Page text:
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Calculating “Lost Earning Capacity”

Law Office of James A. Maniatis March 21, 2023

Most states require businesses to provide workers’ compensation insurance to their employees. This coverage is essential for protecting workers should they sustain an injury while on the job and ensuring they’re adequately compensated.  

However, the process of filing a claim and pursuing compensation can be daunting, which is why many people choose to hire a workplace injury attorney to help them navigate this system. A common concern of workers that comes up in these cases is how they’ll be compensated if their injury is so serious they’re unable to continue working.  

If you’ve recently been hurt on the job and would like help learning how to calculate lost earning capacity, call me at the Law Office of James A. Maniatis, serving those in Southborough, Webster, and Shrewsbury, Massachusetts, as well as surrounding areas. 

Loss of Income vs. Lost Earning Capacity  

Before delving into how the calculations for earning capacity are done, it’s important to know the difference between loss of earning capacity vs. lost income. The main distinction between the two terms is that lost income (also called lost wages) refers to past income, while lost earning capacity (also called loss of future earnings) refers to future missed income.  

In both cases, the loss of income must be directly caused by the injury sustained at work, which could include time off due to medical appointments, surgery, recovery time, mental anguish, or permanent injuries that prevent you from being able to perform your job functions. Because lost income is based on previously missed work days, it’s much easier to determine, whereas future lost wages are almost always harder to calculate and harder to prove. 

How Is Lost Earning Capacity Calculated?  

The actual calculations used for determining lost earning capacity are quite complicated, and it can be extremely helpful to work directly with a personal injury attorney to make sure you fully understand how it affects your specific case. Among other factors, your workers’ comp provider will review your current profession, work history, level of education, marketable skills, location, the market value of your job, current wage rates, expected retirement age, and promotion history.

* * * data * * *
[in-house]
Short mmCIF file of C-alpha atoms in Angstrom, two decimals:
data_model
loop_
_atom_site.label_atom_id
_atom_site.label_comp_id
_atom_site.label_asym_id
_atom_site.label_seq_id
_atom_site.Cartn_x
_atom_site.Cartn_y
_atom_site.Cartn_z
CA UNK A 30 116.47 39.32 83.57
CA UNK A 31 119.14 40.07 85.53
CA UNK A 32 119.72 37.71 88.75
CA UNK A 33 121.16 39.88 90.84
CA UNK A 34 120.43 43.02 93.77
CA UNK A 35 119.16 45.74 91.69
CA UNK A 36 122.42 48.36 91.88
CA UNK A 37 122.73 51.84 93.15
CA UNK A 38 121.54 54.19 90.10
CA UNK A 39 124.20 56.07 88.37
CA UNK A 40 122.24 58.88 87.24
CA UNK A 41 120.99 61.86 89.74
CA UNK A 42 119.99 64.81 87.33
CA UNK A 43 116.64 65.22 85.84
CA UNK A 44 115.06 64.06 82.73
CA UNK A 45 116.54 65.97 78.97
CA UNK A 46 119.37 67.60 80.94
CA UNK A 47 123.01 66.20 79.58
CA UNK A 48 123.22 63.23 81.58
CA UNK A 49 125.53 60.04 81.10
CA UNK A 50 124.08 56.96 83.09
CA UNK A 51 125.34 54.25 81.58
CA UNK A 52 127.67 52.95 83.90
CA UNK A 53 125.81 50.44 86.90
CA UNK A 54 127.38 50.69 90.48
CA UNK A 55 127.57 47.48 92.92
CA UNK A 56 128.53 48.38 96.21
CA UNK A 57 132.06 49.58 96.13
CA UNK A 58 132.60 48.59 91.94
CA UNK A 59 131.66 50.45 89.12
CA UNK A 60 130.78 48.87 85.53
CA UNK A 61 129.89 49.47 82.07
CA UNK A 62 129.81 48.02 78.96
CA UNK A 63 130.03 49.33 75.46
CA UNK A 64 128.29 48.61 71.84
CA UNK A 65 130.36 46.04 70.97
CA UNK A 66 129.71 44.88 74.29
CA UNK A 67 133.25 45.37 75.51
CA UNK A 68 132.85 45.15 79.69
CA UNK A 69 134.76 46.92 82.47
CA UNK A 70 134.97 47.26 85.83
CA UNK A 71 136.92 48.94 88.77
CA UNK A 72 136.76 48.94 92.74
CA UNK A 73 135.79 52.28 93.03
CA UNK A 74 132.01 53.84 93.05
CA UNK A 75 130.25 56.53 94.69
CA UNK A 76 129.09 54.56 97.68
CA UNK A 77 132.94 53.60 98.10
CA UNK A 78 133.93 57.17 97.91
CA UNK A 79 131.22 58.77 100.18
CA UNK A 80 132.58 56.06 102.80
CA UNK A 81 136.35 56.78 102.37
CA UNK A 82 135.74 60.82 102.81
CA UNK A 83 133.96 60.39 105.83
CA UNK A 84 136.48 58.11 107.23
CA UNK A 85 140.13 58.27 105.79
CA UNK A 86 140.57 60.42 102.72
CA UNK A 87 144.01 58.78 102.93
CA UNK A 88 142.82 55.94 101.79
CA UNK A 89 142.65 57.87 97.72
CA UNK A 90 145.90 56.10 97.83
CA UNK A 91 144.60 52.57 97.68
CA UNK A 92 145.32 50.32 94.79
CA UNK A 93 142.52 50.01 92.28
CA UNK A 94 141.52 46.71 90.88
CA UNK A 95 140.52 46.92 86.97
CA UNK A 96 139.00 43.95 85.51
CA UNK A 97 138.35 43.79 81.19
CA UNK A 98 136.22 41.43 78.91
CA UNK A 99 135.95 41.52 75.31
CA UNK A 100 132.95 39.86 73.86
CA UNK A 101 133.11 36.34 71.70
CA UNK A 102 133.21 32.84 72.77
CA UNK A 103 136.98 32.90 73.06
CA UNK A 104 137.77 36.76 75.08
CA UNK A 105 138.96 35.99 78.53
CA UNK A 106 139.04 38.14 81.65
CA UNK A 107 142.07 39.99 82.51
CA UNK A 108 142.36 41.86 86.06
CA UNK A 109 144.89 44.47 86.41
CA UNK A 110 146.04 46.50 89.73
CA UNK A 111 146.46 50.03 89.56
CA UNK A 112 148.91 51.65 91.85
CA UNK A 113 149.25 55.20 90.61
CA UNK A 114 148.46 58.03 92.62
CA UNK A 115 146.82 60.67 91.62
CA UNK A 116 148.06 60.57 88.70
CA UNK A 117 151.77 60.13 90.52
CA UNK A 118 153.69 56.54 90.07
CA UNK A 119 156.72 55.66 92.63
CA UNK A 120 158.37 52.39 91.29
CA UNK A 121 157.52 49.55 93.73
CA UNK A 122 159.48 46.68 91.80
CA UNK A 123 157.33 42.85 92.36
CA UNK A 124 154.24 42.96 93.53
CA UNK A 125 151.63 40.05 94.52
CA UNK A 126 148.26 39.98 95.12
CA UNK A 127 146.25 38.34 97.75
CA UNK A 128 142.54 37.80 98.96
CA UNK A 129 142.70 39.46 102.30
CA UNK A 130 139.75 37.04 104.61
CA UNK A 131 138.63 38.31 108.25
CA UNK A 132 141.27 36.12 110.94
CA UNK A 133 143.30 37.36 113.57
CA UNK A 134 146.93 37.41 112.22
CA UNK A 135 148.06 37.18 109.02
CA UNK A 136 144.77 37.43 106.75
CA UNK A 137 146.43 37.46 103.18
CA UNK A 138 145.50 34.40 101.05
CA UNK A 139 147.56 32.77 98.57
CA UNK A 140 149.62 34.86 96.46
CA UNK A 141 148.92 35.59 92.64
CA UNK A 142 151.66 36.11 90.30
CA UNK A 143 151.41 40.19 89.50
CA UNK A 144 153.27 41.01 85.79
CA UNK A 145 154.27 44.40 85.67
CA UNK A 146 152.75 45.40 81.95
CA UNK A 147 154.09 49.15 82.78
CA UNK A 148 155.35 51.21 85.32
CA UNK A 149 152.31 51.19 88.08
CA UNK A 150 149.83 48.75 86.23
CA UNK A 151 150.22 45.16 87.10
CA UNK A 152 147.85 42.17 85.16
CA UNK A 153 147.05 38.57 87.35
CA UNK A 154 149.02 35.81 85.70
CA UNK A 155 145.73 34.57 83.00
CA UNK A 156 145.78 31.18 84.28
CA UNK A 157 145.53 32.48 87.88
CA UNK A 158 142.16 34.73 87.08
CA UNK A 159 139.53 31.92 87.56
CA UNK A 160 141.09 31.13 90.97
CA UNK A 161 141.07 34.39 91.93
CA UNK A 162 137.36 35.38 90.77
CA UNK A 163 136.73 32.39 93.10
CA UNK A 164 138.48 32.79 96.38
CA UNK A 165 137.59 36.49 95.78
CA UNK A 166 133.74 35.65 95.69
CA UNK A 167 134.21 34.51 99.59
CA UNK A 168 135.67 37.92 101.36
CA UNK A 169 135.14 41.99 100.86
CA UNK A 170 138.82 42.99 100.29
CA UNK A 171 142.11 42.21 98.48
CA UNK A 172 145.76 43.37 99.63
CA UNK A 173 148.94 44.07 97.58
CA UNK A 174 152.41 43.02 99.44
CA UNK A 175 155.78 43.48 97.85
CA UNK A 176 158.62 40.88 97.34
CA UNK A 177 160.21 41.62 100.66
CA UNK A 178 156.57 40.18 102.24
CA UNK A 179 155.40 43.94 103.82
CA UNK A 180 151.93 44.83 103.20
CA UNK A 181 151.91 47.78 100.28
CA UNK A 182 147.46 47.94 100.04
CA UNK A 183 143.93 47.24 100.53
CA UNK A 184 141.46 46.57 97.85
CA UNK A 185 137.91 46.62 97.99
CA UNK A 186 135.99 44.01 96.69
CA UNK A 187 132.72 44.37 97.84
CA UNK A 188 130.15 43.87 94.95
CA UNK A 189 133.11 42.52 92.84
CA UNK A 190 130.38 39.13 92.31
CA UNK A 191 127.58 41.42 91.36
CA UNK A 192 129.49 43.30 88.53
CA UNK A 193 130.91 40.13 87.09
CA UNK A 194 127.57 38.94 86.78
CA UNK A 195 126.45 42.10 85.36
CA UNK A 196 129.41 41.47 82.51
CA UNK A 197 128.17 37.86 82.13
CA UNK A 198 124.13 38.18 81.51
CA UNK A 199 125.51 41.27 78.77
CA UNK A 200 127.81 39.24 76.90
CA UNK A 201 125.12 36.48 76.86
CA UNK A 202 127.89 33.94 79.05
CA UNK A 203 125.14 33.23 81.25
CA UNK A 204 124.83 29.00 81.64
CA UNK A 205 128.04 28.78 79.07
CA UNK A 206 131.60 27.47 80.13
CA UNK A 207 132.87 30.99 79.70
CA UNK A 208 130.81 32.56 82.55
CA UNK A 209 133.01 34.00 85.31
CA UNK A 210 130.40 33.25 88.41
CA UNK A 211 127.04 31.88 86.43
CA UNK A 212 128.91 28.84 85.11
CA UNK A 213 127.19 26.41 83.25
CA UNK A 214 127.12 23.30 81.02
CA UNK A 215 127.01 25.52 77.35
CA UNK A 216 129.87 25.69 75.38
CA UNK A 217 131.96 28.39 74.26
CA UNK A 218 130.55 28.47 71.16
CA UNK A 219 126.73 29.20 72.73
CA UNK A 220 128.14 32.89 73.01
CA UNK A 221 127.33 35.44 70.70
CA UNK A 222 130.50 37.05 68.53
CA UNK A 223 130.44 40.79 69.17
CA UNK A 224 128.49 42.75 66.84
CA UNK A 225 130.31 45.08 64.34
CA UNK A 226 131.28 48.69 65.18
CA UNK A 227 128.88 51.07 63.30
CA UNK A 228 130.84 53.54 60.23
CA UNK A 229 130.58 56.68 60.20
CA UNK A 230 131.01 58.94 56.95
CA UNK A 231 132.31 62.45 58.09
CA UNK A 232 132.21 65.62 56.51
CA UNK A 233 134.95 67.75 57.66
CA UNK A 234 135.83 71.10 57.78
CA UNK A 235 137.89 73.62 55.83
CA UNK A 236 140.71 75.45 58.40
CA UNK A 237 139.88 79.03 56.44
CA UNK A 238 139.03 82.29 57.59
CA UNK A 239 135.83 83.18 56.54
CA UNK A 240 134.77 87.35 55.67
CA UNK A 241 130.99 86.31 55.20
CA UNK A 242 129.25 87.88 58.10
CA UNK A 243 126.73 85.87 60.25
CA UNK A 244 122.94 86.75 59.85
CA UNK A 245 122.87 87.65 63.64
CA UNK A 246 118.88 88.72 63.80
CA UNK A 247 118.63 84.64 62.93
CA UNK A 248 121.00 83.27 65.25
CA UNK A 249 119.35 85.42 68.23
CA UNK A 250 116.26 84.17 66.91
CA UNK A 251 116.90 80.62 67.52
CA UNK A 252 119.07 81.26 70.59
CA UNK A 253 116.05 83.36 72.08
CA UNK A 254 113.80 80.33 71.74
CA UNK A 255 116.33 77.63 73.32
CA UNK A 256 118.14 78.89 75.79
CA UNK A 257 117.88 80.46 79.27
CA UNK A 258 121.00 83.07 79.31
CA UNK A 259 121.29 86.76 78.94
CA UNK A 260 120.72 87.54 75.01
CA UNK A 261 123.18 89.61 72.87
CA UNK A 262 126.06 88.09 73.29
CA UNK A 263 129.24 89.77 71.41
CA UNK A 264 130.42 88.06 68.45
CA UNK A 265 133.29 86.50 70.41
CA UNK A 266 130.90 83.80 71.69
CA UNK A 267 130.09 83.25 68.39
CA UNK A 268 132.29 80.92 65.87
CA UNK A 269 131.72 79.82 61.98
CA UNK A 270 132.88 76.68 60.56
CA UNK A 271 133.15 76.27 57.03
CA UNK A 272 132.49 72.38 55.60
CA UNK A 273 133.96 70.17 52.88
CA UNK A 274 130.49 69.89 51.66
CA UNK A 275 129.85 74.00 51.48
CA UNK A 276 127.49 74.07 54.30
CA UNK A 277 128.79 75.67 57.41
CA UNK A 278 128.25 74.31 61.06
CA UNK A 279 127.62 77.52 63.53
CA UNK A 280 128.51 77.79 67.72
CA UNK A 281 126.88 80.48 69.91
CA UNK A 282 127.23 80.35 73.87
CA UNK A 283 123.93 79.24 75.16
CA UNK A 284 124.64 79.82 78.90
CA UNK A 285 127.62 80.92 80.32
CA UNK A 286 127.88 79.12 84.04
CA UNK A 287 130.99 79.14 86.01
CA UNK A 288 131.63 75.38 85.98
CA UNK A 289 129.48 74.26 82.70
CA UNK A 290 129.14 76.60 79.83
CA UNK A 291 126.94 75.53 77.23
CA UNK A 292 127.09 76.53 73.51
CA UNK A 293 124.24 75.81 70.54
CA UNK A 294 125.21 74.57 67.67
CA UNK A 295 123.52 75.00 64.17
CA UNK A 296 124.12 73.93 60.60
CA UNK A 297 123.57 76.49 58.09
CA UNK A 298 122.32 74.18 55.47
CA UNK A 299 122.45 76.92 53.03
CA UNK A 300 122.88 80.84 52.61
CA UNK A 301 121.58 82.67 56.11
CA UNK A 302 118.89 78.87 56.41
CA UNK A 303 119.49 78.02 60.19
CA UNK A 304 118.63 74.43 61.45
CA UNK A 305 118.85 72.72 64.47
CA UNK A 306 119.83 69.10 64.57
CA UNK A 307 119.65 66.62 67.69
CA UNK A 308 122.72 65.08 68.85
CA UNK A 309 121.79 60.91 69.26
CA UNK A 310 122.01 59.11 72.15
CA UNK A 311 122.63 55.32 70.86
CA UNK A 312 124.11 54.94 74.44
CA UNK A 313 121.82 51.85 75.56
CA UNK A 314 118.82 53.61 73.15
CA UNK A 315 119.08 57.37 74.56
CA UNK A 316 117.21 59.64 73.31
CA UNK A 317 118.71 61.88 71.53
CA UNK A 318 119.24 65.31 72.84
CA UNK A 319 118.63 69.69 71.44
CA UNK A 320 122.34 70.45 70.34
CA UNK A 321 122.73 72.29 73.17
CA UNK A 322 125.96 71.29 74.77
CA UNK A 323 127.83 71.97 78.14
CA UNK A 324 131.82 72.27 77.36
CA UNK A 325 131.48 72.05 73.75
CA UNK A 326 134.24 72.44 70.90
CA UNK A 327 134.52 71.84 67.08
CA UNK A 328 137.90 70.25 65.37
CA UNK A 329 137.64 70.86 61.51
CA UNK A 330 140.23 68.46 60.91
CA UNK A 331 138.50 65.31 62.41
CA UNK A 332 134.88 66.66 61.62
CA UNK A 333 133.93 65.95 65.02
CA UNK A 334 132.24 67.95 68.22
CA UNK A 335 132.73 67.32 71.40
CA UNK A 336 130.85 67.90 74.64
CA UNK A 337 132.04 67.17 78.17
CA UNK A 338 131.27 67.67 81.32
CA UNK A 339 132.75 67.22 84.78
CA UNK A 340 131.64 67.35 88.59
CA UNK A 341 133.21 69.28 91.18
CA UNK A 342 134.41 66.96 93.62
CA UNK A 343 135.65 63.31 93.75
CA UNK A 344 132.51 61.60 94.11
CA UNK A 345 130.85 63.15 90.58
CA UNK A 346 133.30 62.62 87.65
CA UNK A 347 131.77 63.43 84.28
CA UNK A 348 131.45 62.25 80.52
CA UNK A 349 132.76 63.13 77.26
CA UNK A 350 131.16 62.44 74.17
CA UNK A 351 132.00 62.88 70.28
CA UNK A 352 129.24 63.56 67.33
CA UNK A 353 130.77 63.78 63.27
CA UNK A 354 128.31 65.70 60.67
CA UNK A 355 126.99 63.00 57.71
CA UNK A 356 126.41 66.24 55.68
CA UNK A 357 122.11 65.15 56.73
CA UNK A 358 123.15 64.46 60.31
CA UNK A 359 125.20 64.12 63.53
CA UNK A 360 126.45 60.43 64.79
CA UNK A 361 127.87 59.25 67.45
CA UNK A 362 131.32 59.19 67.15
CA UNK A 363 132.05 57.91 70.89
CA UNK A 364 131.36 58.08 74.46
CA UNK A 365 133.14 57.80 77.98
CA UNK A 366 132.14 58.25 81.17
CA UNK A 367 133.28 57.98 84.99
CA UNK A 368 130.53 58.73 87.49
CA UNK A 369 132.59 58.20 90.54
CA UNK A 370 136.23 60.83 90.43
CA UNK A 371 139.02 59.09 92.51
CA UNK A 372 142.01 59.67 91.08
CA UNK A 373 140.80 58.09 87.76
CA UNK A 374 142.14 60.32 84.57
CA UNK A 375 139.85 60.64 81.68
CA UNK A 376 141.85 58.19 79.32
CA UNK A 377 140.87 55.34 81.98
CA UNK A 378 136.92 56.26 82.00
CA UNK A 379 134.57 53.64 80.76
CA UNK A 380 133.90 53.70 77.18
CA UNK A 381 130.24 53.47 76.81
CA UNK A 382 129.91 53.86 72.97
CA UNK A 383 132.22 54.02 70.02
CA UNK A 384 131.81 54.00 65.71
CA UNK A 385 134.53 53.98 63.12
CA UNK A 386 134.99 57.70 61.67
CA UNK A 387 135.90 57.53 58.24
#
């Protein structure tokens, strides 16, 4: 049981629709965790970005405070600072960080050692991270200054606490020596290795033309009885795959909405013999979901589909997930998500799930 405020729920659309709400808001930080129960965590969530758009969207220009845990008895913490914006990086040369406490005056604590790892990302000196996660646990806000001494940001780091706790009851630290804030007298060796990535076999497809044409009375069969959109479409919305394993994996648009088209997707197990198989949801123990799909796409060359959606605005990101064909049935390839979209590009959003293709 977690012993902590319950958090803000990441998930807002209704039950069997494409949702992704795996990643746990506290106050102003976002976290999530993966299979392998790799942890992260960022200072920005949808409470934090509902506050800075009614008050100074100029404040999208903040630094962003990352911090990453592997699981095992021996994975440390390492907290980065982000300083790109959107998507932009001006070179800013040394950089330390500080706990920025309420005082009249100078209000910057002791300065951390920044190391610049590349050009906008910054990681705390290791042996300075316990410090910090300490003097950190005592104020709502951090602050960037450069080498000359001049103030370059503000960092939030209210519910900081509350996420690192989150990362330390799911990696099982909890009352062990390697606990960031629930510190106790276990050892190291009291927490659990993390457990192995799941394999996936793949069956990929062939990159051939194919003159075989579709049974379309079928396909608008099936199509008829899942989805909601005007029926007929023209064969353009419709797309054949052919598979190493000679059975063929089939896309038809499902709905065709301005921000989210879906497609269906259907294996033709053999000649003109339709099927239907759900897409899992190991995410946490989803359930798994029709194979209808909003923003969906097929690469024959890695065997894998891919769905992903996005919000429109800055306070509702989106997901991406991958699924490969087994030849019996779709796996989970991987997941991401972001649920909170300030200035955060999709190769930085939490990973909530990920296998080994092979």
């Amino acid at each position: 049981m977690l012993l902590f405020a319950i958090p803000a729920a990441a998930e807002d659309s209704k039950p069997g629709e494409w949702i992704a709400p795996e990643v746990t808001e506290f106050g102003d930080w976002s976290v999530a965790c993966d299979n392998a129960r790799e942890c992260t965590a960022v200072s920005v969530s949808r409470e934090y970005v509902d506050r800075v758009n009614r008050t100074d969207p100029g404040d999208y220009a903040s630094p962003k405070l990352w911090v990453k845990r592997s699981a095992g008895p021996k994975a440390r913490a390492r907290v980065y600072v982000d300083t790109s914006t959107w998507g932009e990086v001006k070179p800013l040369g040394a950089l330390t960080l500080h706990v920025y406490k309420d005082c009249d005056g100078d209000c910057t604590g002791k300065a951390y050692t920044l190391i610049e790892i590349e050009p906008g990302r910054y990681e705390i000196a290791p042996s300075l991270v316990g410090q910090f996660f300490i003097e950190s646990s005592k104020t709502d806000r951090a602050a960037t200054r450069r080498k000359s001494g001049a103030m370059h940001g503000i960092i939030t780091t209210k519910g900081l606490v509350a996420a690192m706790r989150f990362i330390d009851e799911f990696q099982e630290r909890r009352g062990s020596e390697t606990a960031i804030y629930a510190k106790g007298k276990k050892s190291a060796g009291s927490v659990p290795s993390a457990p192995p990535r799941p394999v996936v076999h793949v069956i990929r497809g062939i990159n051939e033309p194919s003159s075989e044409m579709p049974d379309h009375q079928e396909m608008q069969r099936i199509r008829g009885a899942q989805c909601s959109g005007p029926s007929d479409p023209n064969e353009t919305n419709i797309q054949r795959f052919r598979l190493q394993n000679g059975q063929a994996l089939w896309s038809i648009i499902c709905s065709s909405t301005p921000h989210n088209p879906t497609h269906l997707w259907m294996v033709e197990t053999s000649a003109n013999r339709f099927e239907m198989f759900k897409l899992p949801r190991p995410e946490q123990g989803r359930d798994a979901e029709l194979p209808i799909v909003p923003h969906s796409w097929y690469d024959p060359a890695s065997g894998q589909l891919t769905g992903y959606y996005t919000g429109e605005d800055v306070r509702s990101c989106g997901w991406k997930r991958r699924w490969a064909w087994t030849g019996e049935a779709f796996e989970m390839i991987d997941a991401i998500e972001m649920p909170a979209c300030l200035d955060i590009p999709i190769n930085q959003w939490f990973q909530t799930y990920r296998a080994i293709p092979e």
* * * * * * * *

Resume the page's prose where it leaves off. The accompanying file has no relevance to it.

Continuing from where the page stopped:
They will then use all this information along with the medical diagnosis of your injury (to the extent that it limits your job prospects) and compare it with your previous earnings. The difference between these numbers will be your future lost earnings. In some cases, it may be determined that you’re unable to work at all, while in others it may be that you can work reduced hours or transition to a different line of work that’s feasible given the restraints of your injury.  

How to Prove Lost Earning Capacity  

No matter what the circumstances of your specific case, proving lost earning capacity requires copious amounts of evidence and documentation. This could include past payslips, job descriptions, doctor’s diagnoses, testimony from medical experts both on your physical and mental health, or current medical research pertaining to your specific injury. You and your attorney will then use this information to present your case to the insurer outlining what you can reasonably expect from your future ability to earn income. 

Why You Should Work With an Attorney  

Insurers are always trying to save money, and one way they do this is by challenging claims of loss of earning capacity because they know how hard it is to prove. You should never attempt to argue over future lost earnings without the help of an experienced attorney. Your lawyer will help you gather and organize evidence, negotiate on your behalf with the insurer, and advocate for your basic rights. 

Protect Your Finances and Best Interests  

If you’ve just begun a workers’ compensation claim and are concerned about your future earning capacity, I can help. At the Law Office of James A. Maniatis, I can represent clients throughout the Commonwealth of Massachusetts, including Southborough, Webster, and Shrewsbury, Massachusetts, as well as Westborough, Northborough, Grafton, Boylston, Millbury, Upton, Dudley, and Oxford. Reach out today to schedule a consultation.